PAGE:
National Bank of Greece, the country’s oldest, remains without a president, an issue that will be revisited in the coming days. At the same time, its main shareholder, bank bailout fund HFSF, is also effectively headless.
On Thursday evening, during an NBG governing board meeting aimed at ratifying the selection of Panayiotis Thomopoulos as the lender’s new president, the Hellenic Financial Stability Fund asked that the meeting be adjourned for three days.
The HFSF representatives stressed that all necessary measures would be taken to safeguard the fund’s rights – which sounded like a threat to convene an extraordinary general meeting to vote against the new president, who is not the HFSF’s choice.
The request for an adjournment followed the board’s decision to choose someone other than the HFSF’s recommendation for NBG president. The HFSF controls over 40 percent of National’s shares. In Thursday morning’s session the fund proposed Dimitris Tsitsiragos for president, but the NBG board members chose Thomopoulos by a big majority (12 against two).
Despite the HFSF’s veiled threat of a general meeting in the afternoon, the board went ahead with an evening session for the ratification of its new composition and Thomopoulos as its president. Still, the HFSF opposition remained strong, tensions mounted and the fund forced the adjournment of the session.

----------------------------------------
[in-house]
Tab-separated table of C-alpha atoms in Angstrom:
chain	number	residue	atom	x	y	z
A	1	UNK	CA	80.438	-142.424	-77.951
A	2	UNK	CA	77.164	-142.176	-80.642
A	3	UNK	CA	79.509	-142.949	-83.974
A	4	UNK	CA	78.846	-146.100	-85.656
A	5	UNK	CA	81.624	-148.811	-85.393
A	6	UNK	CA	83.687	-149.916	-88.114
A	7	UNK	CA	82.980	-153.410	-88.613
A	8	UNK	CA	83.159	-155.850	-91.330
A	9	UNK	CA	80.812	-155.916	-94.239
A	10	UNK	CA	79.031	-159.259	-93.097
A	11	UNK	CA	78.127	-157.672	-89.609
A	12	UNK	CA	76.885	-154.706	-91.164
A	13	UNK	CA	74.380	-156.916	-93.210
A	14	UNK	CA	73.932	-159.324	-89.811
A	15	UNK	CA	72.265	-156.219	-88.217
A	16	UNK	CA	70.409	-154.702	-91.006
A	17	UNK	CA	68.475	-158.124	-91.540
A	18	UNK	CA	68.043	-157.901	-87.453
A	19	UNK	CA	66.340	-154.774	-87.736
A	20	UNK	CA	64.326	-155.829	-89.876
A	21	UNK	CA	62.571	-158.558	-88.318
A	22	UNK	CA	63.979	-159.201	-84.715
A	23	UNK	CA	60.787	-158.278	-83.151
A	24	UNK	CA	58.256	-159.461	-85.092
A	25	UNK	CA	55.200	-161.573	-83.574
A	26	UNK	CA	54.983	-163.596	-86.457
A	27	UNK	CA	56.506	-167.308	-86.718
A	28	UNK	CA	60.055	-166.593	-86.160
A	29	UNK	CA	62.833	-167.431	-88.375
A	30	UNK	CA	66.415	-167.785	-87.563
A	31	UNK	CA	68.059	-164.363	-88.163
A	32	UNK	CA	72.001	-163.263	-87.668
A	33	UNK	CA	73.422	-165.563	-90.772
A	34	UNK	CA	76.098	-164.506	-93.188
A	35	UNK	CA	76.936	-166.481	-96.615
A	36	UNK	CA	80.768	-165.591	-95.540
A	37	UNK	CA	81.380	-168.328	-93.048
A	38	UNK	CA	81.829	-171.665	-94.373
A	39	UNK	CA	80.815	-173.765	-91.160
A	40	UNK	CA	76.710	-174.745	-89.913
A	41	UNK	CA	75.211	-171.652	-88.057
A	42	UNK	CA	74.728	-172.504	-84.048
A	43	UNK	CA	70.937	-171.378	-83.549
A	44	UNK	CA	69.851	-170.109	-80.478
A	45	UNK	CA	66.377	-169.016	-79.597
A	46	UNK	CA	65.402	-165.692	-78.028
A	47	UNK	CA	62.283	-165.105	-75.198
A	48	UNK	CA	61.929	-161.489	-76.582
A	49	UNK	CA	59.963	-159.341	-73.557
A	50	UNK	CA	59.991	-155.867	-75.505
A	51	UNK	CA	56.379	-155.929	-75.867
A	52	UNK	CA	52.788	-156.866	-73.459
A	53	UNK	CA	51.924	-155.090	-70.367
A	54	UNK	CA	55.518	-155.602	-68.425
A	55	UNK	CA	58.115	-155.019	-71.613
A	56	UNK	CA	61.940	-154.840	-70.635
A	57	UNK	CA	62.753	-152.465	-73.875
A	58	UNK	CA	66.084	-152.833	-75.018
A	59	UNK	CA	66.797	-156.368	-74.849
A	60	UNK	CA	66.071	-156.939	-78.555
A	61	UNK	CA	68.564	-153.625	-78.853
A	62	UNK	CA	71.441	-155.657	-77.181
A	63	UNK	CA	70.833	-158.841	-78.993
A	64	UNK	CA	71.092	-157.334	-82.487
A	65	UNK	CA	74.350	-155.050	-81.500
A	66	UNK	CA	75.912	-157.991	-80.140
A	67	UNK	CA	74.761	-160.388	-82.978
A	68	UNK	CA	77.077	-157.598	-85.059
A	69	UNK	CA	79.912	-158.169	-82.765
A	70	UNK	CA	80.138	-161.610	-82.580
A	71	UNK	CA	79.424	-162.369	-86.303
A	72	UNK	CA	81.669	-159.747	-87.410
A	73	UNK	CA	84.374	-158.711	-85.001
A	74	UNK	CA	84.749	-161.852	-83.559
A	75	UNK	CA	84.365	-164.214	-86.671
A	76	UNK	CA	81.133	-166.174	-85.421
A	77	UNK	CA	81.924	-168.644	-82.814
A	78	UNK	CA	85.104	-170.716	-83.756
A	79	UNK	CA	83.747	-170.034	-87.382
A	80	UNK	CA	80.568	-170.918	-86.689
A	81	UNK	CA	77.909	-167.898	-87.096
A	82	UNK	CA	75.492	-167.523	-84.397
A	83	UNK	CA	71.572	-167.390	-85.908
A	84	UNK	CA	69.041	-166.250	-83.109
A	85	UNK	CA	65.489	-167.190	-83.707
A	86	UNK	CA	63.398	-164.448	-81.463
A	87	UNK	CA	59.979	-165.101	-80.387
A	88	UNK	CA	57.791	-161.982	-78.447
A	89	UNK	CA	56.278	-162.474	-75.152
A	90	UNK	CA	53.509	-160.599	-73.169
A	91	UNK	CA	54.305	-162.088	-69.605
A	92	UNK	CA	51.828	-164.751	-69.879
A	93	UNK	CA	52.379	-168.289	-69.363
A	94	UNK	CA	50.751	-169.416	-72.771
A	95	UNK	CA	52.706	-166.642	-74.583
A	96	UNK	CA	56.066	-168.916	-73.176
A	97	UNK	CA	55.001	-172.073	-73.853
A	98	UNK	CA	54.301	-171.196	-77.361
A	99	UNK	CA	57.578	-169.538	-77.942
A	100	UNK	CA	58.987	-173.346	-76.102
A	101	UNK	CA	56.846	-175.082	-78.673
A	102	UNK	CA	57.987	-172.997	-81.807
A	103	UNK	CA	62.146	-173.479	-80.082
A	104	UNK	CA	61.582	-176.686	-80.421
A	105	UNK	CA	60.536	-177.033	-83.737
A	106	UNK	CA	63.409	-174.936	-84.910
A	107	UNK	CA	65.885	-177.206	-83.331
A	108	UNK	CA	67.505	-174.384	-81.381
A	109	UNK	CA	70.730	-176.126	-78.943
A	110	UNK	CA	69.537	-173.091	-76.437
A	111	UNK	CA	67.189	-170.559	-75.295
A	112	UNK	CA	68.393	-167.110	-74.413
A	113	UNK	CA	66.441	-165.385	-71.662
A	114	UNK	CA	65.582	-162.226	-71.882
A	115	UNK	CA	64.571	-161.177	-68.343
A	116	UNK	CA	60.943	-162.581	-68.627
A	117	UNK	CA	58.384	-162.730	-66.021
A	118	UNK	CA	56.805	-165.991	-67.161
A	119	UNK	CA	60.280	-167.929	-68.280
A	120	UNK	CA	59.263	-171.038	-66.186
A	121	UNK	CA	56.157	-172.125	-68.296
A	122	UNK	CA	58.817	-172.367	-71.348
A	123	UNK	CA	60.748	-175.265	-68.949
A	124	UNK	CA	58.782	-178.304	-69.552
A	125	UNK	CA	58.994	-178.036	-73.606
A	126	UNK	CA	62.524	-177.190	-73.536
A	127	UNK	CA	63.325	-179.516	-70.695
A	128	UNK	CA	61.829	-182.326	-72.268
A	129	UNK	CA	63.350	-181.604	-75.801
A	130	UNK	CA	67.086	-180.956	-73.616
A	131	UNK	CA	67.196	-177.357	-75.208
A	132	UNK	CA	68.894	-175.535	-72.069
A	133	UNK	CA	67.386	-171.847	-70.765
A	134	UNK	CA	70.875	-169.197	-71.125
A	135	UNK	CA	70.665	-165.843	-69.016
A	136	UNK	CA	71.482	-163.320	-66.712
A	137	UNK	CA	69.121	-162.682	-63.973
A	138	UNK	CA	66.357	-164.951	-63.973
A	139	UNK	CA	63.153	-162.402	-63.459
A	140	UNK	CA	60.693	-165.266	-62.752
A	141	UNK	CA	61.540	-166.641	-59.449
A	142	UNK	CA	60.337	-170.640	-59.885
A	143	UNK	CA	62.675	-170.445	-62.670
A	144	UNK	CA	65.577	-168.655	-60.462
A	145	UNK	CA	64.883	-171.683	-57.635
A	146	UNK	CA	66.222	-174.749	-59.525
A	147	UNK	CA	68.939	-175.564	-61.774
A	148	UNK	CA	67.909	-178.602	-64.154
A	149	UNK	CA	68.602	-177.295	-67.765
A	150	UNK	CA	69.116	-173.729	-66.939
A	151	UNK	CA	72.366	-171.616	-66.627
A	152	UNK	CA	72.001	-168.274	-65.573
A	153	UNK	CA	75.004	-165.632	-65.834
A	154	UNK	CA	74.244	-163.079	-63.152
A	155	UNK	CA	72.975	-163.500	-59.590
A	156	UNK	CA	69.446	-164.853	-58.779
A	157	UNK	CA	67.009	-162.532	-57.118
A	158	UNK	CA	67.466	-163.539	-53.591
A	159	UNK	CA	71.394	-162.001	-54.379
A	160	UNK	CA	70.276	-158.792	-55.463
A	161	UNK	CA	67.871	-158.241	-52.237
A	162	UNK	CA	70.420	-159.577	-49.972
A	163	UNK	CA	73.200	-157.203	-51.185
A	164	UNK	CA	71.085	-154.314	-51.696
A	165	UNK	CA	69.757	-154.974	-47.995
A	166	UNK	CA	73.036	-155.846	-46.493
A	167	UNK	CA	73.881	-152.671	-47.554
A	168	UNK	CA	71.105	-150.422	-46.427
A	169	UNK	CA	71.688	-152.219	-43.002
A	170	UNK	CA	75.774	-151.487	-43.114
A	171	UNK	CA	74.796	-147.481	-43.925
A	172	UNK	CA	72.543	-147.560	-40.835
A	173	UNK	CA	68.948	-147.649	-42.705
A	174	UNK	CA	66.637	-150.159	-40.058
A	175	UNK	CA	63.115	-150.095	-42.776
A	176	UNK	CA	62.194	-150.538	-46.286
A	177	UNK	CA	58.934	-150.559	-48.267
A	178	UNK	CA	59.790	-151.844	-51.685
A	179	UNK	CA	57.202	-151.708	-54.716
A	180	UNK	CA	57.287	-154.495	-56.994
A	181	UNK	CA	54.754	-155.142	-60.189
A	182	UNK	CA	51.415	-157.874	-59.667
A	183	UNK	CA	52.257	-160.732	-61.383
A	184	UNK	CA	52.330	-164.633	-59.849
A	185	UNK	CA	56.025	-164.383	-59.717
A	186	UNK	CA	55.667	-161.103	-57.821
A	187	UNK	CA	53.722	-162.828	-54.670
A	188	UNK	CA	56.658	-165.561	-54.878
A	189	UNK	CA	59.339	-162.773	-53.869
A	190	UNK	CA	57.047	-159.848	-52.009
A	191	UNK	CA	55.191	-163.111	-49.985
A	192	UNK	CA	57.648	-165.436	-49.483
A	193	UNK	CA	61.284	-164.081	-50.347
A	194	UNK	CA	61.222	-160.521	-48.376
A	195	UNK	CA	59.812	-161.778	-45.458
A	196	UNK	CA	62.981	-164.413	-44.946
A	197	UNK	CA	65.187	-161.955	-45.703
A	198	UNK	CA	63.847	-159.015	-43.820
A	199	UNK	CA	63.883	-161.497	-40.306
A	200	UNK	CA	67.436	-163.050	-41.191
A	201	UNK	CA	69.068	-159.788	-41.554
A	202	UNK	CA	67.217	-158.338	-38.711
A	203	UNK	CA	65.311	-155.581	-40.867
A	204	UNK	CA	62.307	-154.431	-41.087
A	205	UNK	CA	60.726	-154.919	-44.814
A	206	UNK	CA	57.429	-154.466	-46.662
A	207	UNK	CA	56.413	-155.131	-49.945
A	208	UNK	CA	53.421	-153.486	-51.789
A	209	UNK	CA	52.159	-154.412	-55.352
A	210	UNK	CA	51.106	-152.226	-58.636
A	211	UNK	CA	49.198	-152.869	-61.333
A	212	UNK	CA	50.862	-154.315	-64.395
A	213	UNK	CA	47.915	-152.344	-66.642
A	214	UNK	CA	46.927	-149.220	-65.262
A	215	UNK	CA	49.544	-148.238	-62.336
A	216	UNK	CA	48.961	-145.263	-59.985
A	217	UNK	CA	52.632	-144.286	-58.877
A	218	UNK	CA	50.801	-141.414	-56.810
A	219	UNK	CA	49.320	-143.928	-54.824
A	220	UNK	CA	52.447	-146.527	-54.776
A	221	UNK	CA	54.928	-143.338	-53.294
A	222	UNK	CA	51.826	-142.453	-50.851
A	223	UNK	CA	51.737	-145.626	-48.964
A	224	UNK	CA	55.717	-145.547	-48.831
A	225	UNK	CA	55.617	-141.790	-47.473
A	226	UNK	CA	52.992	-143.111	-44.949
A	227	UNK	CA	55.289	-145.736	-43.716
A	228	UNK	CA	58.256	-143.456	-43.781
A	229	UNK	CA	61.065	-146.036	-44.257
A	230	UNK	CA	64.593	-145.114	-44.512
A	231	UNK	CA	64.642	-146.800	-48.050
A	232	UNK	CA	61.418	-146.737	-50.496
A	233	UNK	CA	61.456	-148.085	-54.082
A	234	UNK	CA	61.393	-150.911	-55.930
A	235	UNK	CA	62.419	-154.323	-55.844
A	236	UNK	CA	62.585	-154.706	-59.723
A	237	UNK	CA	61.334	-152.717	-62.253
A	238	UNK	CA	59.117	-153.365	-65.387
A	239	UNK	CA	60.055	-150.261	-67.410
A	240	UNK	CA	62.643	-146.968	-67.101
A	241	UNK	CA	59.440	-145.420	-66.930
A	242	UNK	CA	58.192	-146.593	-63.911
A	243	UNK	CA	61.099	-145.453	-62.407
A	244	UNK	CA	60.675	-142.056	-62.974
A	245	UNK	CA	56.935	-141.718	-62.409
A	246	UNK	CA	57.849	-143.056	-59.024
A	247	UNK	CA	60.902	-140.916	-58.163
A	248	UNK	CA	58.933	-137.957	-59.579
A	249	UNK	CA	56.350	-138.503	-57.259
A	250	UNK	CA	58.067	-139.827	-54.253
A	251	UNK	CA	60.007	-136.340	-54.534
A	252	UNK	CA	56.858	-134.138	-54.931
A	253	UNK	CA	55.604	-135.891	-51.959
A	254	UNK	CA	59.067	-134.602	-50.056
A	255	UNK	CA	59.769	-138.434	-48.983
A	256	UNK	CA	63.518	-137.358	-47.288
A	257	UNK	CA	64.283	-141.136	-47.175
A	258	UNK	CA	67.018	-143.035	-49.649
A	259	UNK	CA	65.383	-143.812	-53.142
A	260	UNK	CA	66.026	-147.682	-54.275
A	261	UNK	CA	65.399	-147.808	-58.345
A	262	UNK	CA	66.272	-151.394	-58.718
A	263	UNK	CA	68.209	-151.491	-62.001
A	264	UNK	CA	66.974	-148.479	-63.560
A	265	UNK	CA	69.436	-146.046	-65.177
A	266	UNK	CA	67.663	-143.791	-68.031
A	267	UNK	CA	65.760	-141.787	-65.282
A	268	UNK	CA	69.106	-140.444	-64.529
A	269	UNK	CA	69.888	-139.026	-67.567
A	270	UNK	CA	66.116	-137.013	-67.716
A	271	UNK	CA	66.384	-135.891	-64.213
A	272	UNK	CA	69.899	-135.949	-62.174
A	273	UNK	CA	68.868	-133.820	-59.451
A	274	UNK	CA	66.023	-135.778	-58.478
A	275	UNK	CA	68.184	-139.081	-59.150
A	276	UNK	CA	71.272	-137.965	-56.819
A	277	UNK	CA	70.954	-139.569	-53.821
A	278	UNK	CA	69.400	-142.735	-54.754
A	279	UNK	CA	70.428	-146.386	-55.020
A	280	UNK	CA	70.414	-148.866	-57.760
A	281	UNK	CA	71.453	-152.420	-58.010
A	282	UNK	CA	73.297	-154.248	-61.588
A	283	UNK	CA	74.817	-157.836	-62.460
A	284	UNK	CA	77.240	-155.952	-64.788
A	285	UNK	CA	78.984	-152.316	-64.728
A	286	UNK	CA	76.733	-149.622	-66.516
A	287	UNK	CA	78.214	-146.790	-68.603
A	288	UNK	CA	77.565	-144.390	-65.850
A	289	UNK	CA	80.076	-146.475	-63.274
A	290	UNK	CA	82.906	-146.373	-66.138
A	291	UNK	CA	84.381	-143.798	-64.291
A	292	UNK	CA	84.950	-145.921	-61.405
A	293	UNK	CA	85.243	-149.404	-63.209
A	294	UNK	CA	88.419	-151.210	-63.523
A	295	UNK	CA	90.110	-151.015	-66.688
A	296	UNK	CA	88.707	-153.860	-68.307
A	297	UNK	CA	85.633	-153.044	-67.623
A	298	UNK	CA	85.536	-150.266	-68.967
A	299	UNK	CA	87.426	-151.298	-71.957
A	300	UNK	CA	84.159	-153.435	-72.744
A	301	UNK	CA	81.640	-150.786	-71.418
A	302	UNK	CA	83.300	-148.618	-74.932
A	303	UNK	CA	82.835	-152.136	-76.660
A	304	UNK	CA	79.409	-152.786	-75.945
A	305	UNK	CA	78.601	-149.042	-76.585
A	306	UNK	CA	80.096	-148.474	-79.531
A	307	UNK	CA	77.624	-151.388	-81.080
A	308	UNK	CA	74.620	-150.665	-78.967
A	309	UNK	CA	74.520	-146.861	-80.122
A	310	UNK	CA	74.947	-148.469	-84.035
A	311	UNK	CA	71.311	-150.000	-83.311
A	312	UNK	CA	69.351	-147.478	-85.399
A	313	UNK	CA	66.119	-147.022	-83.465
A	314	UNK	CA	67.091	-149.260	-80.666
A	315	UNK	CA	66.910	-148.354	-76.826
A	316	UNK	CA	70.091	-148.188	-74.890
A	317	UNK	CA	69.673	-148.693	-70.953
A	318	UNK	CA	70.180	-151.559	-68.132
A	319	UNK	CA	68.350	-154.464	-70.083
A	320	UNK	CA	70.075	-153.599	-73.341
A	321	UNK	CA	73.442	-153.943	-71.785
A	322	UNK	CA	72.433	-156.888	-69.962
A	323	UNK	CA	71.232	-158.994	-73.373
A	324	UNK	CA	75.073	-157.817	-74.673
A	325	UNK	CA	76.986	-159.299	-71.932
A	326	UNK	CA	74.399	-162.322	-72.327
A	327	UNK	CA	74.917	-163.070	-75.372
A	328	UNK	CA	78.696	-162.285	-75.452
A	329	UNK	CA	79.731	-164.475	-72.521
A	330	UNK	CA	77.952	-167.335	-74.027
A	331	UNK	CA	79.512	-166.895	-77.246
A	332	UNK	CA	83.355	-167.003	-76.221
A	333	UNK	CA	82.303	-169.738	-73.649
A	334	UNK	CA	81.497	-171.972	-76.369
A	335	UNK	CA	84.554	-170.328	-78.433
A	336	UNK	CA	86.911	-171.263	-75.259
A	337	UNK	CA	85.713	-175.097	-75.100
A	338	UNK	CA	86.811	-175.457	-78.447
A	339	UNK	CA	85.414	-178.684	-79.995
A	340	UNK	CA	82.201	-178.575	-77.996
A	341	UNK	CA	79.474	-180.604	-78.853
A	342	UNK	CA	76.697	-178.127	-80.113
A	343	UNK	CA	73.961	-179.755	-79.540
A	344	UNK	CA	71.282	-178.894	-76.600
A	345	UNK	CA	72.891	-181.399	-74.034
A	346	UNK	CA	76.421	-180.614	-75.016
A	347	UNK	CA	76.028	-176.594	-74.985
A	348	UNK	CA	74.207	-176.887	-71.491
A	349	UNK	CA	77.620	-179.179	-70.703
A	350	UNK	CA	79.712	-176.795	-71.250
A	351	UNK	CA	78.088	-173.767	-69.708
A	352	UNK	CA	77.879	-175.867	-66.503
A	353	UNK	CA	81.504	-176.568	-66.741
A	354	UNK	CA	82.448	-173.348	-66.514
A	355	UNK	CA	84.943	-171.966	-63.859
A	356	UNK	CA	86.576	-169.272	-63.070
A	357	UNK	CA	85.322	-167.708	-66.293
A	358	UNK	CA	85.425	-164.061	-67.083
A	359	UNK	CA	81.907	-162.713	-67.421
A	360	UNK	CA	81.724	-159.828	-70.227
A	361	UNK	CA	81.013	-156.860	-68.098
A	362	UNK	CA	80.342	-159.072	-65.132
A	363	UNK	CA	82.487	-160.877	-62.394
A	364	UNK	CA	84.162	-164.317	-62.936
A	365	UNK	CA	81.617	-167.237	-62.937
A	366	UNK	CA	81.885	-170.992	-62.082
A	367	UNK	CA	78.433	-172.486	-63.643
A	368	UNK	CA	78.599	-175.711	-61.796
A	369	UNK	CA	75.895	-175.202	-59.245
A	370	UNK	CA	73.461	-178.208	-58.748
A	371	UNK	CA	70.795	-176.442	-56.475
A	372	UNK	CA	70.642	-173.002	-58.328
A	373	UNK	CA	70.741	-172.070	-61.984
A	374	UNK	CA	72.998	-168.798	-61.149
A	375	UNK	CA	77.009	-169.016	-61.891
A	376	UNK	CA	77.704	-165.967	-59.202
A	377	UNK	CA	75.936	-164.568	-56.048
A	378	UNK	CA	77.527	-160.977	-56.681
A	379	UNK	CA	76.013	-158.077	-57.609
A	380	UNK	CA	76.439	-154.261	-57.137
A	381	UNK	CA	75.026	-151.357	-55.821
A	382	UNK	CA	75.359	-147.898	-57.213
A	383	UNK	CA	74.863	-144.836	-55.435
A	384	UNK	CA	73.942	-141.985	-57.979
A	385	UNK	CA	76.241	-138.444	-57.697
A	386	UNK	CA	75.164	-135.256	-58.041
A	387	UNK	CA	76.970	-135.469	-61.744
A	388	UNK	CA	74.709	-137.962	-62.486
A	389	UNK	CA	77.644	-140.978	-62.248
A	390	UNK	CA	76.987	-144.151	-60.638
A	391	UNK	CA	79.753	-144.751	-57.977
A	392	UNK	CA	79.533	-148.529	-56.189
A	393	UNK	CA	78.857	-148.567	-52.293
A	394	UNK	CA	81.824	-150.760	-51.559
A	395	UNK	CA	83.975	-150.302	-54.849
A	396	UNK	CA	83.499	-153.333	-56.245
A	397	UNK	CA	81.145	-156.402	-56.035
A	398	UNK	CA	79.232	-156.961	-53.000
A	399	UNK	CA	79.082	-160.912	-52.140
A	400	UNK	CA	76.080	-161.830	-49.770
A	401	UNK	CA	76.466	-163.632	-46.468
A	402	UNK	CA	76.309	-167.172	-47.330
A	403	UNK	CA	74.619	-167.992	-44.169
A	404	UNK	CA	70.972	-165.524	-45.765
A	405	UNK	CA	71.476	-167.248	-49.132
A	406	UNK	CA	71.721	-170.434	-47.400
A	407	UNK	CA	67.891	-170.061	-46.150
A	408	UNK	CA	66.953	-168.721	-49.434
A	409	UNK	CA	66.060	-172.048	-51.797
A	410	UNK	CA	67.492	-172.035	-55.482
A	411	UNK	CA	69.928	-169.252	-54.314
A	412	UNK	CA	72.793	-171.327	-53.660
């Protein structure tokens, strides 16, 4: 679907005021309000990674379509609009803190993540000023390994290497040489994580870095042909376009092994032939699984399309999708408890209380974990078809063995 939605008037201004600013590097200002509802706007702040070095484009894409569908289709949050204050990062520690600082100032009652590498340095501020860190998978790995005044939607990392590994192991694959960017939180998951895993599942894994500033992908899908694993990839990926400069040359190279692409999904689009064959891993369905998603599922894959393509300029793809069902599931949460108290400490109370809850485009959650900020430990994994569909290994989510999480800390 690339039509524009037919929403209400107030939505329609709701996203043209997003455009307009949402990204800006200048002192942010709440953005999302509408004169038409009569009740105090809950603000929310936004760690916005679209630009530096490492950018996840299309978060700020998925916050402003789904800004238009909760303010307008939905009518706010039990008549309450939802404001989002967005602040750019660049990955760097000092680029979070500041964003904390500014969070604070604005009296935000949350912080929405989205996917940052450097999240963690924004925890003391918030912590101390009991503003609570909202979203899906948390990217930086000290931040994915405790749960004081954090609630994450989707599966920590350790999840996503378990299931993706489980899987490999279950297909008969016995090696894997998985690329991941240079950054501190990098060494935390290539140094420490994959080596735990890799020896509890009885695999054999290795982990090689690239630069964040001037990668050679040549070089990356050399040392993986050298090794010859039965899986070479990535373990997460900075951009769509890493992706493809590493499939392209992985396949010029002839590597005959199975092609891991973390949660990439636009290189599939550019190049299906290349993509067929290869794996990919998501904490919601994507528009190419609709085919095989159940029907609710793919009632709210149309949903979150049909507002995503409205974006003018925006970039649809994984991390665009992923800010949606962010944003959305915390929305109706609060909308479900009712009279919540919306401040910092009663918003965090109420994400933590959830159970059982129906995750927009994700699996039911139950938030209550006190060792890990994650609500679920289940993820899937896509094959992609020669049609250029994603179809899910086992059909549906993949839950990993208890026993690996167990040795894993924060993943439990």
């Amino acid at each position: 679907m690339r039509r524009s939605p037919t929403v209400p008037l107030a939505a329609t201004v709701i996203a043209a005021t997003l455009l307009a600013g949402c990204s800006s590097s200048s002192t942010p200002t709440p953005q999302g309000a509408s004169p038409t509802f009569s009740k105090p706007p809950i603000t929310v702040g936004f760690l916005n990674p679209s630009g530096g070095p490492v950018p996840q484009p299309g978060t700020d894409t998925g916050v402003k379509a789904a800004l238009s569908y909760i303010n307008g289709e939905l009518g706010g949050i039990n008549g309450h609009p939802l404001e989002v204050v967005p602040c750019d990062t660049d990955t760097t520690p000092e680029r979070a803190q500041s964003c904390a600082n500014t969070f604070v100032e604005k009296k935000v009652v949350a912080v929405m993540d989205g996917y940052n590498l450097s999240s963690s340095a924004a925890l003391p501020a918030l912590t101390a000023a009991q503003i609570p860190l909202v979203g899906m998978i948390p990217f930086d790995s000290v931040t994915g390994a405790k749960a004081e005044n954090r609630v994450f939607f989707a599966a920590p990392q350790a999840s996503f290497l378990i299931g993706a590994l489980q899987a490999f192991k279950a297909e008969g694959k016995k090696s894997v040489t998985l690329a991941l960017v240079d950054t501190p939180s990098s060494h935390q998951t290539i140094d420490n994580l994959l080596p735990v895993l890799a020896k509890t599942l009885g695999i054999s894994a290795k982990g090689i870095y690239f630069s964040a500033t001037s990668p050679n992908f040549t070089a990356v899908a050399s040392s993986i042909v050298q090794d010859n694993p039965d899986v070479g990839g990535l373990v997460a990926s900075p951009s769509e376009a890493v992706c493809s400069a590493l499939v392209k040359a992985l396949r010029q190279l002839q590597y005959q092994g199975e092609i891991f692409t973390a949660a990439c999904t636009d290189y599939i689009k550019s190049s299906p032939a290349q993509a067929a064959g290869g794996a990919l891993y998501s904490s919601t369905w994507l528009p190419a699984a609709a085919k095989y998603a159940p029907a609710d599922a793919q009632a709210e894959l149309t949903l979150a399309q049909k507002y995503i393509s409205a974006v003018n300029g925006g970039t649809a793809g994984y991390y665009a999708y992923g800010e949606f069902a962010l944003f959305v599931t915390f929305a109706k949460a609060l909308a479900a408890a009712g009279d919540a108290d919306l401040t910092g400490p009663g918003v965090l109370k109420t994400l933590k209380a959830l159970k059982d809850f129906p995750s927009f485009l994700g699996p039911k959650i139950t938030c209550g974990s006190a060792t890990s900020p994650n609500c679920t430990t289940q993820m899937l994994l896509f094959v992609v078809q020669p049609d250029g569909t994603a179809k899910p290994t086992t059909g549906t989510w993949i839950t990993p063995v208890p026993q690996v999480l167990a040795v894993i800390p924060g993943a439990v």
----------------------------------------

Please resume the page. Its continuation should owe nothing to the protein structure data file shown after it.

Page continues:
Besides the questions that arise as a result of this clash between the NBG board and the HFSF, it also seems strange that there was no prior communication to find a solution without all the noise, but that is likely explained by the administrative gap within the HFSF. Last summer both CEO Aris Xenofos and his deputy Giorgos Koutsos were forced to resign even though no one had been chosen to replace them. The only stable factor in the fund is chairman Giorgos Michelis, but he has no executive authority.
Therefore, along with that at National, there is also a serious management crisis at the HFSF, given that the new CEO, Vassilis Katsikiotis – announced last week by the government – has not taken over the running of the fund. According to sources, this is because the government and the country’s creditors (which hold the purse strings at the HFSF) have gone back on the agreement reached regarding his salary and the length of his mandate, which according to the Government Gazette expires on June 30 (i.e. after just seven months).
At the same time Piraeus Bank, Greece’s biggest in terms of assets, also remains without a CEO, as the process to that end has been repeatedly postponed since January, adding to the problematic picture in the credit sector.